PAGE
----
Research abound reiterating the beneficial effects of a good overnight sleep on emotion processing and emotional memory in adults. In pre-school children and toddlers, teachers and caregivers put great emphasis on the beneficial effects of naps on their emotion processing. However the role of sleep bouts on memory processing and particularly memory consolidation is still an unexplored realm in toddlers. A new research finds that short naps when followed by an overnight sleep in toddlers (34–64 months) indeed had beneficial effect on emotion processing in preschool children. The study by a team of neuroscientists at the University of Massachusetts Amherst analyzed the effect of the interplay of overnight sleep bouts and naps on memory consolidation. They were particularly interested in analyzing the role of these on emotional memories in children.
The details of the study can be accessed online in the journal Scientific Reports.
Naps and Sleep Bouts positively Effects Memory Consolidation in Toddlers
The study noted noticeable beneficial effect of the nap and overnight sleep bouts on memory processing, particularly emotional memory, in young children only after the changes were probed after 24 hours. However, it found that naps in children do increase memory accuracy, if only incrementally, compared to those who were kept awake.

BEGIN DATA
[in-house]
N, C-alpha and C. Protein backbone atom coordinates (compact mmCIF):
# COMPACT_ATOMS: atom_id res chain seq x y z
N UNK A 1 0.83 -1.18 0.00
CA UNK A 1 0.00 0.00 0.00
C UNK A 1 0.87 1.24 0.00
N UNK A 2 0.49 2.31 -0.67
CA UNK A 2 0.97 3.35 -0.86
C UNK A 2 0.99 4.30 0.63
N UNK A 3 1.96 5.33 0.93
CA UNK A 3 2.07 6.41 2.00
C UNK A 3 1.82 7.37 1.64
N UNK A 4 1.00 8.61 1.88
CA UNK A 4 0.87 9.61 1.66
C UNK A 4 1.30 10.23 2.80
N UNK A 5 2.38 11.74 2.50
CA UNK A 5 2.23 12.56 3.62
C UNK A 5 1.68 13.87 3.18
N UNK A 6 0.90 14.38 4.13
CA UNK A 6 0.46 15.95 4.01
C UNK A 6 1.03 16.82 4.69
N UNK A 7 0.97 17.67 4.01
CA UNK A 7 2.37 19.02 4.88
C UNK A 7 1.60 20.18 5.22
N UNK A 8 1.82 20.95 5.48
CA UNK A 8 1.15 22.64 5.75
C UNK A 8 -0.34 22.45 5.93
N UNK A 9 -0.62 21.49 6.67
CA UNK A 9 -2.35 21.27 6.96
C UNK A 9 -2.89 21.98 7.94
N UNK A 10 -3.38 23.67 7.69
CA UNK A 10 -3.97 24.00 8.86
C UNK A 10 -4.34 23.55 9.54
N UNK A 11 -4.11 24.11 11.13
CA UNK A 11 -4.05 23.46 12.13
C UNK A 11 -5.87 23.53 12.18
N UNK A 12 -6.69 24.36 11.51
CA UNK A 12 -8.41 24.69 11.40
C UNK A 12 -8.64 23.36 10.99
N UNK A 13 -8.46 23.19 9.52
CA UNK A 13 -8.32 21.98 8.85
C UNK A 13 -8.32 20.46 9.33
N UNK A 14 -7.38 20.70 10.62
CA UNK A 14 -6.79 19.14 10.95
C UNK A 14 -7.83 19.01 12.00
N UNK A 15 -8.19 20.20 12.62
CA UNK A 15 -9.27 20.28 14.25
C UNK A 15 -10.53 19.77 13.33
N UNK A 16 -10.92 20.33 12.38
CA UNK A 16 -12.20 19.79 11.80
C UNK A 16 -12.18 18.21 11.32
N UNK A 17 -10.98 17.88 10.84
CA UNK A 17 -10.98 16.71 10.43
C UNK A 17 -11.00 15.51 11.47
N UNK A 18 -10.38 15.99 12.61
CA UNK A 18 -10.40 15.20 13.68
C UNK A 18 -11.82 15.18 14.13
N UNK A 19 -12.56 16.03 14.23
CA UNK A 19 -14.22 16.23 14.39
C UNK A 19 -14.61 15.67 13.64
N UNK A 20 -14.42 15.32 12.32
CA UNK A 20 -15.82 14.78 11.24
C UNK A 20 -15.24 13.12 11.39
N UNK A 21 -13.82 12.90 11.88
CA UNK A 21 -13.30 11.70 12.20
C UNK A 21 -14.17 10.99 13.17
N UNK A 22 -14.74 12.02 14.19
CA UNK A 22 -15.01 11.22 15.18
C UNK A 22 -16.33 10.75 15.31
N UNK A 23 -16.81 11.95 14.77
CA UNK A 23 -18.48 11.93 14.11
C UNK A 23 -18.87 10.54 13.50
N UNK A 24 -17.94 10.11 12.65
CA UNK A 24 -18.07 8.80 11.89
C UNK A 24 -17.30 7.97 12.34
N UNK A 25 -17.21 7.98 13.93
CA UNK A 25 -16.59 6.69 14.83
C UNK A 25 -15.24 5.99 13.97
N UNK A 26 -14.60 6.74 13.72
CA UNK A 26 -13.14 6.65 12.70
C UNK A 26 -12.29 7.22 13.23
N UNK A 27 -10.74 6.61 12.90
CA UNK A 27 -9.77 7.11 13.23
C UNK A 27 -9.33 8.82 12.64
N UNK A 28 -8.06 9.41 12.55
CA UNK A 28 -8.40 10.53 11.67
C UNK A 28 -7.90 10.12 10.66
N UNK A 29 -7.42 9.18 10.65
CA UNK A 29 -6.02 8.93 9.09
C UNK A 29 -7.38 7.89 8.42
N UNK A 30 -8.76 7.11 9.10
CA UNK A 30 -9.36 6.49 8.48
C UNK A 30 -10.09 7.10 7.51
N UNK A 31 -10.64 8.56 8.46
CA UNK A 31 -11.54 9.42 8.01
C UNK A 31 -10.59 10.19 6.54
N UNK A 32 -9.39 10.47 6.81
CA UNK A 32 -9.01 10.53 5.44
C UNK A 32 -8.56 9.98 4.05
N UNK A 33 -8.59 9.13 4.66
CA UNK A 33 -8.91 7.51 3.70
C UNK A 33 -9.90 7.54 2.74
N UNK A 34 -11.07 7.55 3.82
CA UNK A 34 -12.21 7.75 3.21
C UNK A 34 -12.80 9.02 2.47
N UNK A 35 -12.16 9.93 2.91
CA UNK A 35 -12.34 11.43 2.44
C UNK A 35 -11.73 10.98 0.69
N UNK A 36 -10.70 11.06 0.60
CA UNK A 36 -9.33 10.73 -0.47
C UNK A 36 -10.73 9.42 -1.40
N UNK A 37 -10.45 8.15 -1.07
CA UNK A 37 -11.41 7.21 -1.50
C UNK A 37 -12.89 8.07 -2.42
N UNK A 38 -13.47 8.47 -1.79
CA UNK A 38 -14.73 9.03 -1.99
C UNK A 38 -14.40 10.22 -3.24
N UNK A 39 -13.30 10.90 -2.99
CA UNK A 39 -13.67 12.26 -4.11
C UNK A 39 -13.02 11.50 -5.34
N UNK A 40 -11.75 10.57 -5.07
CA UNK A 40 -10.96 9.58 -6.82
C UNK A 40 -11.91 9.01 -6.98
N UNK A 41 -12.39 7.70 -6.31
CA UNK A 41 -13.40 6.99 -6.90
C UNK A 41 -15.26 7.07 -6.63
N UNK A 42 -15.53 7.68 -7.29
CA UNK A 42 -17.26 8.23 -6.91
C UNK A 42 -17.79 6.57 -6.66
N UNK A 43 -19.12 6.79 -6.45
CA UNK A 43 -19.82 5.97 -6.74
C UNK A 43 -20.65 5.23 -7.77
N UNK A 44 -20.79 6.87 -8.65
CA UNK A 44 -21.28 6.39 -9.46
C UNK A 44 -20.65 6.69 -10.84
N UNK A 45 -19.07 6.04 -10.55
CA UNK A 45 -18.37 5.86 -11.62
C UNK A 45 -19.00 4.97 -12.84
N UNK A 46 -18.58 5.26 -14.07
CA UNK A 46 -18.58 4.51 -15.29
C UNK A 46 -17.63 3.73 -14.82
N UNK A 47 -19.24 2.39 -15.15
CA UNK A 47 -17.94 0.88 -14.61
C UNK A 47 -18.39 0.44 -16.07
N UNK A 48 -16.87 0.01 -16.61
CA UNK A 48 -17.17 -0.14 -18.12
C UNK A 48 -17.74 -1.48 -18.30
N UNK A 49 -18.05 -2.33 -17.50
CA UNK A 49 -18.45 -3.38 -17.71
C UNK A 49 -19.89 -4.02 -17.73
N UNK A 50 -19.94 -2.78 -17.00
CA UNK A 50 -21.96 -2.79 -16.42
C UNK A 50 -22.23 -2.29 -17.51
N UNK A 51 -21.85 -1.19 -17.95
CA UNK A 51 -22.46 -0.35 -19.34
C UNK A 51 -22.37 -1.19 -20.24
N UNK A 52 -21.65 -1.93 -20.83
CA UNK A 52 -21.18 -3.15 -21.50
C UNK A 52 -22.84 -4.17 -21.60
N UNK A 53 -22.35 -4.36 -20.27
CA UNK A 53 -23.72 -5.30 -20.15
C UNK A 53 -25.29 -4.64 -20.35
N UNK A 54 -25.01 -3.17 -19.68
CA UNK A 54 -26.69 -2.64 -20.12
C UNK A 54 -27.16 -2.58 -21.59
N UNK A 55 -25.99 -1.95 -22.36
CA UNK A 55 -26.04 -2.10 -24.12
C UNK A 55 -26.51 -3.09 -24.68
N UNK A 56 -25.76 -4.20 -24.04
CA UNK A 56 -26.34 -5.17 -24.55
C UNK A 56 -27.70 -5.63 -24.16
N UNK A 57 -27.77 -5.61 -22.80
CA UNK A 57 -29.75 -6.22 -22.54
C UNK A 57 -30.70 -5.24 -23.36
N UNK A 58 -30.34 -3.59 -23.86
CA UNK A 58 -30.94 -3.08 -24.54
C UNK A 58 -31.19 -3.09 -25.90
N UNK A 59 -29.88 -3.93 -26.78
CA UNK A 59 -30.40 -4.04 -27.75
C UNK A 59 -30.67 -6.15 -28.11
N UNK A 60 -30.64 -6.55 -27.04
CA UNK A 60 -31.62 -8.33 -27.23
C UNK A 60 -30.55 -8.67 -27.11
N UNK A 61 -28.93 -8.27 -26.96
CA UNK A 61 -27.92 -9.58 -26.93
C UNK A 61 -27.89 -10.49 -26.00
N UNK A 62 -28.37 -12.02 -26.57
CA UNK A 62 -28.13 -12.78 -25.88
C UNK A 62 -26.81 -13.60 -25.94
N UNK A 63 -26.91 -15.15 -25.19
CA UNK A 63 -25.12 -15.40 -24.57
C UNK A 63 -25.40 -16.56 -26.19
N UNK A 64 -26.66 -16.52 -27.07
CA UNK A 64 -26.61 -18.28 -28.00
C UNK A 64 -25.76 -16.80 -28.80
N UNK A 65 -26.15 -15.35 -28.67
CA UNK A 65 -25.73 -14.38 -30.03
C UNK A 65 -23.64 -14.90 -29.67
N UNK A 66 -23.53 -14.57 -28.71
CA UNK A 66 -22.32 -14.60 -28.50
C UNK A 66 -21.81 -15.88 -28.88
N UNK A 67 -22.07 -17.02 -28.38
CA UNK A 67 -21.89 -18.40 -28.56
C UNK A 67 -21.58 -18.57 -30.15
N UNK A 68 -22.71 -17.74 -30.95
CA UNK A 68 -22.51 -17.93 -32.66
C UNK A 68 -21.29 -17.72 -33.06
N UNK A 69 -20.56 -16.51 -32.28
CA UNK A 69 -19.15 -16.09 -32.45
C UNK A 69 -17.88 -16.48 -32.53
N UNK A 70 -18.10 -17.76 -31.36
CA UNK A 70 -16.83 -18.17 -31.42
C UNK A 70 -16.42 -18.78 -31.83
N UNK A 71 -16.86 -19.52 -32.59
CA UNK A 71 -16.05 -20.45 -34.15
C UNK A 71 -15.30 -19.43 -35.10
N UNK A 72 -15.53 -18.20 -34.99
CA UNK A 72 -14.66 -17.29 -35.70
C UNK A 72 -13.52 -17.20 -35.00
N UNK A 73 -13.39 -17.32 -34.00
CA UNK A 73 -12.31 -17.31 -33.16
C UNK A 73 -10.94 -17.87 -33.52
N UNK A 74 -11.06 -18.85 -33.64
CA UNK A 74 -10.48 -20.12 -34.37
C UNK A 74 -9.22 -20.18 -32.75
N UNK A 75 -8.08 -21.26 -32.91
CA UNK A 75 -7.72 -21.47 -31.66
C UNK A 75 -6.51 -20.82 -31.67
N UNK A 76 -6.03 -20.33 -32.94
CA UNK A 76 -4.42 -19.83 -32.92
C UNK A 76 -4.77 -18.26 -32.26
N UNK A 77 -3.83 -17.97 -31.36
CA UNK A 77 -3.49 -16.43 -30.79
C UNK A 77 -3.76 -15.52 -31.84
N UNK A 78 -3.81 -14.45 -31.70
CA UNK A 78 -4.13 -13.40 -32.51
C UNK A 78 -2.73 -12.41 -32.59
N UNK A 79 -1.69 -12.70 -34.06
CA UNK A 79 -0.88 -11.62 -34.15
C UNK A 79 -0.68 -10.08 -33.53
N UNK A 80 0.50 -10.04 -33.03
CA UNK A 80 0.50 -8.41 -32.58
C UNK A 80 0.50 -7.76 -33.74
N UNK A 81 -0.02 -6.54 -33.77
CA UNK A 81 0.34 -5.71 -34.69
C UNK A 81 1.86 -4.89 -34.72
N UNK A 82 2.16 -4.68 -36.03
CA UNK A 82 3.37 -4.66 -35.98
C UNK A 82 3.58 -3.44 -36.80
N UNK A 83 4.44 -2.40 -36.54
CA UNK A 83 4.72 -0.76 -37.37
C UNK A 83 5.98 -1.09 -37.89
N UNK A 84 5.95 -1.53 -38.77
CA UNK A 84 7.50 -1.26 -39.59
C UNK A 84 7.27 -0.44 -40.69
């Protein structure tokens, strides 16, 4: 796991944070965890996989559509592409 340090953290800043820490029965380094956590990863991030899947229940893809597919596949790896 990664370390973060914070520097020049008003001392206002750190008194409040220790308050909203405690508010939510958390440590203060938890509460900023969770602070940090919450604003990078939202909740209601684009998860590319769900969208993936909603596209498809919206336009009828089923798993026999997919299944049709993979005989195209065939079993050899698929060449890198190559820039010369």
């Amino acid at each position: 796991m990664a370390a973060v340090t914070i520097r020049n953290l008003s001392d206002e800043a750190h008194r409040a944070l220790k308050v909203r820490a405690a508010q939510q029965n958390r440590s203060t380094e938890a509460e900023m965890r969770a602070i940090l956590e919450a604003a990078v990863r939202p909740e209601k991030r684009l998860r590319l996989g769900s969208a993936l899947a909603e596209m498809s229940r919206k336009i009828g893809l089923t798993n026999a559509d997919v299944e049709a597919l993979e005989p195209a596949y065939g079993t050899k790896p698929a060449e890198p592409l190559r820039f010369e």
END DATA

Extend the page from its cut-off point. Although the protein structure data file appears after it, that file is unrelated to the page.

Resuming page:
The researchers also found that higher duration of nap slow wave activity caused more memory decay during the nap. Current theories posit REM sleep to be a key determinant of consolidation of memories with emotional valence in adults. Since children for the most part are deprived of this sleep stage, a subsequent overnight sleep is therefore necessary to account for this favorable impact.
Naps crucial part of Socio-Emotional Curriculum for Pre-School Children
The study findings will pave way for designing socio-emotional curriculum for pre-school children. A more effective socio-emotional curriculum is necessary for long-term academic success, opine the researchers.
The study presented 49 children with faces paired with ‘mean’ or ‘nice’ word descriptions to assess the role of emotionally-valenced memories on recognition memory in children. The study findings in all thus confirm the common observation of the activity of procedural memory consolidation in preschool-aged children. Thus the authors conclude that naps averaging 70 minutes might prove helpful in pre-school education as well as later learning in pro-school years.